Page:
An organization consists of structure, responsibilities and coordination. The structure of a company can take many different forms but the most common is hierarchical. A supervisor is responsible for managing the activities of a number of people. The larger the organization the more levels the hierarchy will have. A well-defined structure clarifies the responsibilities of all members of the organization as well as the relationships with others. Organizational structure is the key to unity of purpose.
Organizational Structure Must Be Clearly Defined – People must understand what their role is in the organization in order to be productive. In a general sense a person must deal with 3 types of relationships – superiors, peers and subordinates. Organizational structure tells people what their relationships with others are and defines the parameters for interaction. The more tightly an organizational structure is defined the more efficiently the organization will run.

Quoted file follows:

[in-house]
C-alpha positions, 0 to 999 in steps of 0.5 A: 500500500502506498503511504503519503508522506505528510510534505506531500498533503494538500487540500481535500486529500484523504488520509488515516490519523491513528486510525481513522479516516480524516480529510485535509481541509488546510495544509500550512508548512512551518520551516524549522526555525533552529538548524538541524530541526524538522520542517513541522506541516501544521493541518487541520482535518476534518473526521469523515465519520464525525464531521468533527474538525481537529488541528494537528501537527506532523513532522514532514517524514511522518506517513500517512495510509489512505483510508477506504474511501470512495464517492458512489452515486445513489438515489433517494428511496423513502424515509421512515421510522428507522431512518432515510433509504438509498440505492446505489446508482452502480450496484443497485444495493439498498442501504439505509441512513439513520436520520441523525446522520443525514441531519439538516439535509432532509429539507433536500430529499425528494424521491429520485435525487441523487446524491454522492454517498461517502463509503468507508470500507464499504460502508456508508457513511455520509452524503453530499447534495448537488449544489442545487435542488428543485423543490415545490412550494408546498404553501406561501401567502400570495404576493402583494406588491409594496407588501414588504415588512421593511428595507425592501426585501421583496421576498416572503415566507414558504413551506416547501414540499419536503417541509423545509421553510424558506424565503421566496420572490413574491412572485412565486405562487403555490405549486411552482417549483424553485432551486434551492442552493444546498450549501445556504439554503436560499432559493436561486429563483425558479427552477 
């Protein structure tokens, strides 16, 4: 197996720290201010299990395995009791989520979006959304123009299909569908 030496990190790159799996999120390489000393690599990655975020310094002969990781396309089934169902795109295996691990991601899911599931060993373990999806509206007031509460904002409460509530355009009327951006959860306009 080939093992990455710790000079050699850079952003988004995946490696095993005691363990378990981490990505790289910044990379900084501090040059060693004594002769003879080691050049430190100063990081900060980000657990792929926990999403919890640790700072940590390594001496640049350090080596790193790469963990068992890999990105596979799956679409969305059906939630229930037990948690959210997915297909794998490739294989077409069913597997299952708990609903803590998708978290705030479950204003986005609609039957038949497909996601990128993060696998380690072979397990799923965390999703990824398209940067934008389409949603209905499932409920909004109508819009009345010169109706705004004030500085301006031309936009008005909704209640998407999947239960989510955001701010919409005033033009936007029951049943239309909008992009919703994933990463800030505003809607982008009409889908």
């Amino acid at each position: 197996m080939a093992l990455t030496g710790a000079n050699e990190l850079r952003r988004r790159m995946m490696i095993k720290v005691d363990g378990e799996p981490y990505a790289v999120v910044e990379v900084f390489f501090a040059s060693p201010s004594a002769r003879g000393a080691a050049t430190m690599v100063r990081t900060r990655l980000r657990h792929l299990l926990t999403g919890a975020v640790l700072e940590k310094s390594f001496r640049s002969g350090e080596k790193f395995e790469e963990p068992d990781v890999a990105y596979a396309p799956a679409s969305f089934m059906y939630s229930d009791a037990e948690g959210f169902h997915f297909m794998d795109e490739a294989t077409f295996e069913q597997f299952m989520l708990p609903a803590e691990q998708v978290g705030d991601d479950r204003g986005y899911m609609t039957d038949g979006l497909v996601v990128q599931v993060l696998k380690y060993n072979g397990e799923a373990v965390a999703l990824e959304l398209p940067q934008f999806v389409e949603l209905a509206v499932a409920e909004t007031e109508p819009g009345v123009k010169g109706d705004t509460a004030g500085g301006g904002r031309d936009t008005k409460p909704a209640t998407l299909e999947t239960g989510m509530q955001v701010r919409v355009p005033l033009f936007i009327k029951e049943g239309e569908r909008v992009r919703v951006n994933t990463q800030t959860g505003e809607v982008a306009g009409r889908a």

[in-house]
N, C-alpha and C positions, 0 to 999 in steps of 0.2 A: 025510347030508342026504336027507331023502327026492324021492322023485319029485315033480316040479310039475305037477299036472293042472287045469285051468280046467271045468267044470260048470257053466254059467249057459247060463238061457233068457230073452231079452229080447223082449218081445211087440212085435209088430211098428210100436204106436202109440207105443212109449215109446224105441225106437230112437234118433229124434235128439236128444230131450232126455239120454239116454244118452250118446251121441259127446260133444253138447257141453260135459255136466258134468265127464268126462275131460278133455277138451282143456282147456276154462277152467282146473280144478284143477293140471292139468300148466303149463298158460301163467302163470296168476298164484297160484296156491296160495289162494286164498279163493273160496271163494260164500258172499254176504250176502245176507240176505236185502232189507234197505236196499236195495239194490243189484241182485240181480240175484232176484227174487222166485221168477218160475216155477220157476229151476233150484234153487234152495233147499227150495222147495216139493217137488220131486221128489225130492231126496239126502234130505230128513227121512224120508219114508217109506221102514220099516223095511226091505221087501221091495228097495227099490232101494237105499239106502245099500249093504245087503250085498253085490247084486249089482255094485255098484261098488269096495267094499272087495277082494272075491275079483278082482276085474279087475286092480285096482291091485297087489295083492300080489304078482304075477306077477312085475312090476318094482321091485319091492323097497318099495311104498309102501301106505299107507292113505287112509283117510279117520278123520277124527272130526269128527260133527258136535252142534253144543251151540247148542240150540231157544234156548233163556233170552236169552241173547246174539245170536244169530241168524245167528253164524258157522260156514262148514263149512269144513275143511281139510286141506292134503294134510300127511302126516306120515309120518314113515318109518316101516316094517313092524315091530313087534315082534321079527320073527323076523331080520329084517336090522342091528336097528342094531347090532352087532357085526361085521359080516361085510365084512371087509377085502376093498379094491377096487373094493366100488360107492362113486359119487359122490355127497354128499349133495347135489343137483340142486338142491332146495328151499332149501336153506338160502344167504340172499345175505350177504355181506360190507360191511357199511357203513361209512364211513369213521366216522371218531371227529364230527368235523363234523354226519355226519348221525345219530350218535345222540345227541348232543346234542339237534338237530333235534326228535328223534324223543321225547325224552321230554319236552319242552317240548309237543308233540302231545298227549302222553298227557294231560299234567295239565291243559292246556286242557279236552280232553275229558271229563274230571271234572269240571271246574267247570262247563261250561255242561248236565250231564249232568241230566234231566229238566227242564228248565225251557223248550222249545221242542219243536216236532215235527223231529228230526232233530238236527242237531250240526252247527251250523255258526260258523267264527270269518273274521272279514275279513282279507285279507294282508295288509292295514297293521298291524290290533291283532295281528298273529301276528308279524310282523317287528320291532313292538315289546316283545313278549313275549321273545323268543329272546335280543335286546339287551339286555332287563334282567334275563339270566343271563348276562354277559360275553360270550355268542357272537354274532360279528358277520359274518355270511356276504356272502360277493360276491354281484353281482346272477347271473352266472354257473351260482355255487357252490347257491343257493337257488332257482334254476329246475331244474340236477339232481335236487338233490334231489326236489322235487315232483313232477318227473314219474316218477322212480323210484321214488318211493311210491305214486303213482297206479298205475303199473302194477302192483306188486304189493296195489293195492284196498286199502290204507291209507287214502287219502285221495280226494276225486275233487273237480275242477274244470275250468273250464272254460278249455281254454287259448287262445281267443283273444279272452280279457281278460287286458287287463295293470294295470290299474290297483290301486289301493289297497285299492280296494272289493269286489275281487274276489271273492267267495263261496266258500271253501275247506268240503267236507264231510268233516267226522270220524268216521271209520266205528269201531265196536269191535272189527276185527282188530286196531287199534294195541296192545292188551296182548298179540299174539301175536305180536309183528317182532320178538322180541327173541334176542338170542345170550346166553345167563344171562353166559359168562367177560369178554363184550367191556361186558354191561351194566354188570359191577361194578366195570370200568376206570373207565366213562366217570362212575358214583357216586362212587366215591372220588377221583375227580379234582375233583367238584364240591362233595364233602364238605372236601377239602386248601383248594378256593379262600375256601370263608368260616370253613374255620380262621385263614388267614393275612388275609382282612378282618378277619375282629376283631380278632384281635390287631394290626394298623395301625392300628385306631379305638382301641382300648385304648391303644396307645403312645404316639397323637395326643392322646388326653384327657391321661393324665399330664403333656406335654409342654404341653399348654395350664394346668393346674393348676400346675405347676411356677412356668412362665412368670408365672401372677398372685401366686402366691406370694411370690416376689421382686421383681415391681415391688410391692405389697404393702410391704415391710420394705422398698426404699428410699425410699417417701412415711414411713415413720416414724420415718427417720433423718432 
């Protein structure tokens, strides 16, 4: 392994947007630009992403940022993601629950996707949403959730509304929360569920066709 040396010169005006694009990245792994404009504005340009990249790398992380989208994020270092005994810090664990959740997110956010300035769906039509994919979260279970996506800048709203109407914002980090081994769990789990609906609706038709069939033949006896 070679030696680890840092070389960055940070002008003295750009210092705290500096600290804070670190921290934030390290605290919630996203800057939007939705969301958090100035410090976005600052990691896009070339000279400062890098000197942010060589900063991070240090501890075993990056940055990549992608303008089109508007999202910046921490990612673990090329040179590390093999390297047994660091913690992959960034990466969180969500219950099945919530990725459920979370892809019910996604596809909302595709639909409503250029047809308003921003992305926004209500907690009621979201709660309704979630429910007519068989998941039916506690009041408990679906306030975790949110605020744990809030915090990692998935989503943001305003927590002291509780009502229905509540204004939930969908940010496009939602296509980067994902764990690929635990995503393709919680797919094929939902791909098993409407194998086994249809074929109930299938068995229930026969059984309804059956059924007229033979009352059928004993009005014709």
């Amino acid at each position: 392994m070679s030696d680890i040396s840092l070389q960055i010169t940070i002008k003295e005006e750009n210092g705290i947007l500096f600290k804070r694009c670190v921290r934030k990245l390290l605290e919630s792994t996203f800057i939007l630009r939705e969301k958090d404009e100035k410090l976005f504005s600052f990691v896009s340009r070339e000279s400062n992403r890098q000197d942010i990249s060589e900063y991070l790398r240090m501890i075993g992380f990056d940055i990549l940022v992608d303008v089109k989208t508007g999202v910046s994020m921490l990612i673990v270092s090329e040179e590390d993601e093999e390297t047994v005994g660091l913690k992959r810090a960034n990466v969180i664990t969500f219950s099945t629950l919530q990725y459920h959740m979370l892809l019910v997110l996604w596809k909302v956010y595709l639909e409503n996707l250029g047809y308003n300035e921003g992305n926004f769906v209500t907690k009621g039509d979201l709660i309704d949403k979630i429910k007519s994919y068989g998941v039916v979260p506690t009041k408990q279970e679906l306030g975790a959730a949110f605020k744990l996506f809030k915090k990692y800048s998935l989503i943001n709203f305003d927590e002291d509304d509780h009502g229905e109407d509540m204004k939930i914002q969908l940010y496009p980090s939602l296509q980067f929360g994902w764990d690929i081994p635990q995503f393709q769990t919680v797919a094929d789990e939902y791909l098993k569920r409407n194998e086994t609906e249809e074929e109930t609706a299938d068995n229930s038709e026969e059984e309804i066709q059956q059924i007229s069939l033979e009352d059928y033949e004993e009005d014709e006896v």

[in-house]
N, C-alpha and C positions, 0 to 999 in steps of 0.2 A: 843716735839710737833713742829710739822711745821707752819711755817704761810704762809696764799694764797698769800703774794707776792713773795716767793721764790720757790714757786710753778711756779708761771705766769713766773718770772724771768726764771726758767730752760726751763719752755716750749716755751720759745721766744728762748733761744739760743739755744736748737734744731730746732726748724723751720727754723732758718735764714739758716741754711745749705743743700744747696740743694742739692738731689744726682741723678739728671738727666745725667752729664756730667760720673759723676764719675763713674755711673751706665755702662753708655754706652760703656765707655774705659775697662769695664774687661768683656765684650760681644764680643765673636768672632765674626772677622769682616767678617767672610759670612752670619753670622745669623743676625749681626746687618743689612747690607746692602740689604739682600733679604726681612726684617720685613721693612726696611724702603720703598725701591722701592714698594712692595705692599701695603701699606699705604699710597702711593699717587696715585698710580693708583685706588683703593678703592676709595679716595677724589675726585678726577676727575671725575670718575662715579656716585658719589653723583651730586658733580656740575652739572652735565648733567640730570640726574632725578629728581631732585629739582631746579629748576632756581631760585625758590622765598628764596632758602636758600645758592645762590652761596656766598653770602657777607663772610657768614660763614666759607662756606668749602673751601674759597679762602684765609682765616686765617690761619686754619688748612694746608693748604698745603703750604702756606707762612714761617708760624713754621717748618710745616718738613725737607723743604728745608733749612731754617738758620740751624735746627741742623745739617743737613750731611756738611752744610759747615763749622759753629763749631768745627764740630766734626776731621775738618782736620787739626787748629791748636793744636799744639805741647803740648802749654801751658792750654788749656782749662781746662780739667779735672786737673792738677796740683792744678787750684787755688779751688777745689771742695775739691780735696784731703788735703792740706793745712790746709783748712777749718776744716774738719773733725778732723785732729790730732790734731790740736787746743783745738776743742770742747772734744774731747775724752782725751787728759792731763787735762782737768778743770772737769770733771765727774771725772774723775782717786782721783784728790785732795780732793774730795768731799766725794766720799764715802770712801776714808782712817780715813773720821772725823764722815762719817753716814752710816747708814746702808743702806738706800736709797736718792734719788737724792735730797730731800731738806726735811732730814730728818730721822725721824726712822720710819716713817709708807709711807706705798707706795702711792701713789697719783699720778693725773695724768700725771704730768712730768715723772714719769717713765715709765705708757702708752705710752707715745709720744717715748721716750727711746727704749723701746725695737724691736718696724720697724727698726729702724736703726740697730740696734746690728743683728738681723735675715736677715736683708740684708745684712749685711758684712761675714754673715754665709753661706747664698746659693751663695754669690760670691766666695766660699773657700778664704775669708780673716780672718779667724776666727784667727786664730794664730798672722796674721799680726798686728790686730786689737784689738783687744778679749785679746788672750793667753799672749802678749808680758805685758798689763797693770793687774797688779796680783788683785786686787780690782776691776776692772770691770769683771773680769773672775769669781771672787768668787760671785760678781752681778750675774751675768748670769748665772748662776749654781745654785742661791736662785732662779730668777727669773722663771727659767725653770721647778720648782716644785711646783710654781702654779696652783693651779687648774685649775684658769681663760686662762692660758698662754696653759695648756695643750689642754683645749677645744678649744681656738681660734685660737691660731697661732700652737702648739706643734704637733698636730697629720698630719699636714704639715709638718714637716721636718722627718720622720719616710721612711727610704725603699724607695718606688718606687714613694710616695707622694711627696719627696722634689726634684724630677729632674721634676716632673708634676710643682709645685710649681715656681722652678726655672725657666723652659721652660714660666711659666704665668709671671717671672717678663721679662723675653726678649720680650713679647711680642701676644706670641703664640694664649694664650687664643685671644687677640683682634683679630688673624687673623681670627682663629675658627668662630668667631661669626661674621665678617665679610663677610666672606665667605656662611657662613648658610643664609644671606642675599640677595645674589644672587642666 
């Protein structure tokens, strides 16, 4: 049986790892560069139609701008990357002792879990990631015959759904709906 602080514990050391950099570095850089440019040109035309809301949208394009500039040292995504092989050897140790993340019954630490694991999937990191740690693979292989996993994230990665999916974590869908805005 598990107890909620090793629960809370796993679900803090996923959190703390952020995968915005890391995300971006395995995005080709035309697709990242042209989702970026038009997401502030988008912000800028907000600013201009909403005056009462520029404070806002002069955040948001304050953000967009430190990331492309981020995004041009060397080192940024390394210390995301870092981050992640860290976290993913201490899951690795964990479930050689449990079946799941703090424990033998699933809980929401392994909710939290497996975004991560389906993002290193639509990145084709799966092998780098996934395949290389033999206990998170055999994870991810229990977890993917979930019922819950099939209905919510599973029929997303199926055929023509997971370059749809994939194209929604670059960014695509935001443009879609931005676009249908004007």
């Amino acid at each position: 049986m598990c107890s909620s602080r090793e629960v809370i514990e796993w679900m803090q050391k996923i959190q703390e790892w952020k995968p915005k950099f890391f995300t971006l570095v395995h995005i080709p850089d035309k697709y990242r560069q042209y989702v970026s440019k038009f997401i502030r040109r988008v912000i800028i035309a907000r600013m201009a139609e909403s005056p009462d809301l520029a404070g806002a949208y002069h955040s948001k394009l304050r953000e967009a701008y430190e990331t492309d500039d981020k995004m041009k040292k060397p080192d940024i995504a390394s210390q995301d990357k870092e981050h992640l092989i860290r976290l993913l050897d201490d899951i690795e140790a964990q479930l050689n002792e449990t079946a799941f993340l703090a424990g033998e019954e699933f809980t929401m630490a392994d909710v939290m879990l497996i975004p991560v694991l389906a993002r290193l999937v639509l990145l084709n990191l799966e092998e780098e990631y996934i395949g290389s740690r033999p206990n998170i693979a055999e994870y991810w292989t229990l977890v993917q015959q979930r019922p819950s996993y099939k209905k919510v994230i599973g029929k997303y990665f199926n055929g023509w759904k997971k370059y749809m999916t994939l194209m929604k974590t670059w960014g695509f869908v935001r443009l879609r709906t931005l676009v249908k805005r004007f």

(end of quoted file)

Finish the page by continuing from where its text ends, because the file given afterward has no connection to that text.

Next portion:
Responsibilities Must Be Understood – Members of an organization must understand what they’re responsible for and who they’re responsible to. If people are left to their own devices relationships will form but they may not be equitable and efficient. Well defined policies and procedures allow people to successfully produce and contribute to the success of the organization.
Procedures Must Support Work Flow – Structure and organization must be established with work flow in mind. Often policies are enacted with control as the sole objective. Controls are not wrong – they’re a necessary part of any successful organization but without considering the impact on workflow controls can be detrimental. This sometimes occurs when managers overreact to problems. They enact controls that serve to disrupt or inhibit workflow rather than support it. For organizational structure to be effective it must support coordination and cohesion.